Feminist awakenings, that is, are happening, bit by bit, in the aftermath of the 2008 Presidential Election.

Last night I attended an anniversary party for the 50th anniversary of my PhD department at MIT.  Perhaps you’ve heard of the school.   Current PhD students – most of us women attending the event (and arguably in our dept. overall) – listened to a panel of 5 PhD recipients representing different decades: the first to speak was a man who is a retiring MIT professor, one of the first graduates of the program in the 1960s who went on to spend, like so many male MIT PhD graduates, almost his entire career at the Institute.  Following him was a woman, a faculty and dean from Princeton, who received her PhD from MIT in 1971.

During the introductions, she was credited as the first woman to receive her PhD from the department.  Everyone in the room clapped and cheered.  I was struck by it; we’re probably one of the most politically-minded departments in the Institute, but if the top 3 employers of PhD grads is any indication – World Bank, MIT, and Harvard – we’re not exactly firebrands.  It struck my obsessive, politicized mind as a distinctly post-election moment.

Prof. XY-’60s spoke first, about being offered a spot in the new PhD program when he arrived as a Master’s student in the early 1960s, the fully funded option coming through the haze of pipe smoke from the male faculty member extending the offer.  When he was close to graduating, another professor man offered Prof. XY-’60s a job: “Would you like to teach here?”  They asked several times before he finally accepted – “okay.”  Why not? 40 years later, he’s finally leaving the department.

When Prof. XX-70s spoke, one of the first thing she said was “no one offered me a job.”  Shocking, I know.  Also shocking – there was no applause for that.

Buried in the print materials lauding the department was the recognition that no women have gone through the complete tenure track in our department – from assistant professor to tenure – since 2007.  As recently as 2002, no woman had done that ever in our School (not just the dept).  Last night’s panel was a perfect encapsulation of that: 5 panelists – 3 women – 1 in academia, 1 in industry, and 1 at the Bank.  There’s still a lot of leaks in the academic pipeline.


2 Responses to “awakenings”

  1. December 3, 2008 at 4:39 pm

    What often fascinates me is that more women don’t press for answers to these questions – why can’t women faculty get tenure? why do so few make it trough PhD programs? what can be changed? I think there’s a sense that, somehow, if the schools just knew this was happening, they’d be on it. But they’re not. Now what?

    Then, too, the equally looming problem is with tenure itself: schools are sitting on lots of expensive, tenured faculty, and the tenure process has become more about hurdles and roadblocks than letting anyone new in. Look at the limited number of tenure tracked roles, the high bars to tenure track roles, and the sense that only “stars” will get fast tracked. It’s a recipe meant to be discouraging, and I suspect for women, it’s even more so, when you already have such political and experiential hurdles to cross.

    Of course you know way more of this than I do, and I may be off from what I remember with my Mom. My own intensive exposure to university politics has made me no fan of tenure, and personally I’d rather see more energy devoted to developing an alternative. But that’s me.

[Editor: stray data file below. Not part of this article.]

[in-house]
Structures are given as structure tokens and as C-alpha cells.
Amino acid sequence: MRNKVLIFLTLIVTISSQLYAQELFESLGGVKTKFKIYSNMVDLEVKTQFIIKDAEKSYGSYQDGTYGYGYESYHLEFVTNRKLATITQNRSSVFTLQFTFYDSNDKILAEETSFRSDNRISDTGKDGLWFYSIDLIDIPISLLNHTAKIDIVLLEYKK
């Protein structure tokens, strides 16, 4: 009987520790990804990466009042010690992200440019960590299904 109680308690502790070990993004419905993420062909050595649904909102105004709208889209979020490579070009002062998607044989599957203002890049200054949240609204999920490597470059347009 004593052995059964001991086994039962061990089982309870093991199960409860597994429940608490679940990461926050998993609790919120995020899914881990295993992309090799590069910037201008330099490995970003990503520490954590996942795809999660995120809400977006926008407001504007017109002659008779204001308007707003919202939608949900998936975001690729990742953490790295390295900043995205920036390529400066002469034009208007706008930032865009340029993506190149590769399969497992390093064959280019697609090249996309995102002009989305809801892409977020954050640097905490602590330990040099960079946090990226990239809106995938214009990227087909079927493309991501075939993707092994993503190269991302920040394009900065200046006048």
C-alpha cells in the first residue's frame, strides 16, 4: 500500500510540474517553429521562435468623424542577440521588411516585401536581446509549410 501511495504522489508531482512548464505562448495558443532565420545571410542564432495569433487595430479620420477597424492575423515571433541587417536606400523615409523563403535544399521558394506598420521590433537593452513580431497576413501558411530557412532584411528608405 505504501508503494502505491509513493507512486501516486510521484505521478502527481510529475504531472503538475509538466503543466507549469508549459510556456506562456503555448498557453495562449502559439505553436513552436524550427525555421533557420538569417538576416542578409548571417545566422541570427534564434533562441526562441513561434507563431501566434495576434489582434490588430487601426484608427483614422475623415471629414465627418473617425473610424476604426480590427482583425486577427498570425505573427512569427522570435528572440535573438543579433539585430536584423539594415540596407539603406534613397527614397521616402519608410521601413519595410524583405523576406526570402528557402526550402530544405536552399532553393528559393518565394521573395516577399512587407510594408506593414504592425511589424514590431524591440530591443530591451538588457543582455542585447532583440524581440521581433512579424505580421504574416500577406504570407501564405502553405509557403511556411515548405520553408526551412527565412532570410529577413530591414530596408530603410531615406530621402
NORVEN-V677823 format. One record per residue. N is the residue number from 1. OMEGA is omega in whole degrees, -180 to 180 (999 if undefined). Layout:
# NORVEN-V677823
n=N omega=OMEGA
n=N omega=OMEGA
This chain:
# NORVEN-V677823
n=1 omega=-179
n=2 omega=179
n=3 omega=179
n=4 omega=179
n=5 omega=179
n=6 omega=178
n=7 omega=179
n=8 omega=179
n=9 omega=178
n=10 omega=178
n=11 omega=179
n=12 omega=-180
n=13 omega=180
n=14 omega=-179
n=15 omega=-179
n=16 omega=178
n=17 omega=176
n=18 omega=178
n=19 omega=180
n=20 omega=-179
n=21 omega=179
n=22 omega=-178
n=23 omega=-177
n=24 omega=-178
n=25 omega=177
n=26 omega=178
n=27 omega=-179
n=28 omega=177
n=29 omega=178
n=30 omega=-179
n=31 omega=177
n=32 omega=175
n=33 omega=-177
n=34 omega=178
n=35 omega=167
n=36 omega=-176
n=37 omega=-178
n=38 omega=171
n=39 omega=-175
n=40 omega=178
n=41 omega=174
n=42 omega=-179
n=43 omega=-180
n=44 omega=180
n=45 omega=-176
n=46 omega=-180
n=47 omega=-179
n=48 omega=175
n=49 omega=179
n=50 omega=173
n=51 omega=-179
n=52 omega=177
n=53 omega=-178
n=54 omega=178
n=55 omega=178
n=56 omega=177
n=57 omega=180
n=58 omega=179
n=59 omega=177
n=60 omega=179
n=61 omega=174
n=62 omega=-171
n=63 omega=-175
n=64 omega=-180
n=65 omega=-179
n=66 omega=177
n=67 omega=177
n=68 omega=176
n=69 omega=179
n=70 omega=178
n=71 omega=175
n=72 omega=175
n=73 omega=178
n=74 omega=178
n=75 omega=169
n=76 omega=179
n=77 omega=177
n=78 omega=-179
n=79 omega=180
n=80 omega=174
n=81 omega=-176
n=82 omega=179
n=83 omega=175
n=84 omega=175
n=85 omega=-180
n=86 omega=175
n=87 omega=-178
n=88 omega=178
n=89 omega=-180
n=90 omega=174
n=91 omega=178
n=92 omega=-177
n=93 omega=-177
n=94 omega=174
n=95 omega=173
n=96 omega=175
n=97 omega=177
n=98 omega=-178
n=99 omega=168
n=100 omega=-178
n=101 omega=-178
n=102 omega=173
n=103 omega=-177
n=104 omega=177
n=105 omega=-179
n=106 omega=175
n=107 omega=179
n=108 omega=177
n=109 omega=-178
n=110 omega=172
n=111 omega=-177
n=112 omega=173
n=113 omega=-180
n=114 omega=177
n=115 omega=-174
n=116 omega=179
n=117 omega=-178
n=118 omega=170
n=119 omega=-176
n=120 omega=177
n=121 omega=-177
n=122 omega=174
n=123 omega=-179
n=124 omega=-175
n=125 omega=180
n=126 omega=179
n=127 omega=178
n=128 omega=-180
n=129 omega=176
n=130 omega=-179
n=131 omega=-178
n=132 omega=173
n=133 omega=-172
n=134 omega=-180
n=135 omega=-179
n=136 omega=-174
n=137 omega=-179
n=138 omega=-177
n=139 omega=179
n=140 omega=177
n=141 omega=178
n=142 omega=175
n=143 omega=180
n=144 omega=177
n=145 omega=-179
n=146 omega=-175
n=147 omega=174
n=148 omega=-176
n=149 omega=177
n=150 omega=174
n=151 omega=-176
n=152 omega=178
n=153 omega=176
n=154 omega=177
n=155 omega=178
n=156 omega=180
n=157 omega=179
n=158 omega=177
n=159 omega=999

2. 2 grahamad
    December 3, 2008 at 9:17 pm

    Well, MIT is “famous” because women did ask. And a study was done, b/w 1999-2002, in which the university admitted that it had a gender bias problem (once the #s were right there in front of them). There’s also the issue that it’s often hard to prove the systemic nature of bias. I didn’t know until I read it last night the actual stats of the problem of women’s recruitment and retention in my dept. We have 4 women who are at or near the tenure mark now, all associate professors. I haven’t been here long enough to know who was recruited as an assistant or not, and it sounds like not enough women faculty have been either. (I think the gender composition is 75/25 male/female). Sure, we have a small cohort of senior women faculty, and a new woman chair (begins Jan) and a woman Dean (who started a year or two ago). But unless they’re organizing around this issue…and if they all have tenure and/or positions of authority – the latter of which is reflected on by the recruitment #s – then it’s debatable whether or not they want to get involved with the issue, and how.

    In theory I agree with you, and I think gender inequality in academia (and I assume race/ethnicity, which I know much less about, but enough to know is also a huge problem) is one of those issues where everyone knows it’s a problem but you need strength in #s to really address it. And, also, job security. Furthermore, in the academic environment, in which status and authority are awarded by your peers, in large part depending on whether they respect your research and want to work with you, being the one to constantly address the gender gap is not really a gig any particular woman wants to sign on for. Also, no one wants to set themselves up for unfair rumors that they got the gig cuz they were “the woman” or the black faculty member. The disparity is already so stark that concerns of tokenism are already alive and well.

    Me, I just enjoy sending depressing stats and articles around to my fellow PhDs, in the hopes of raising awareness. 🙂

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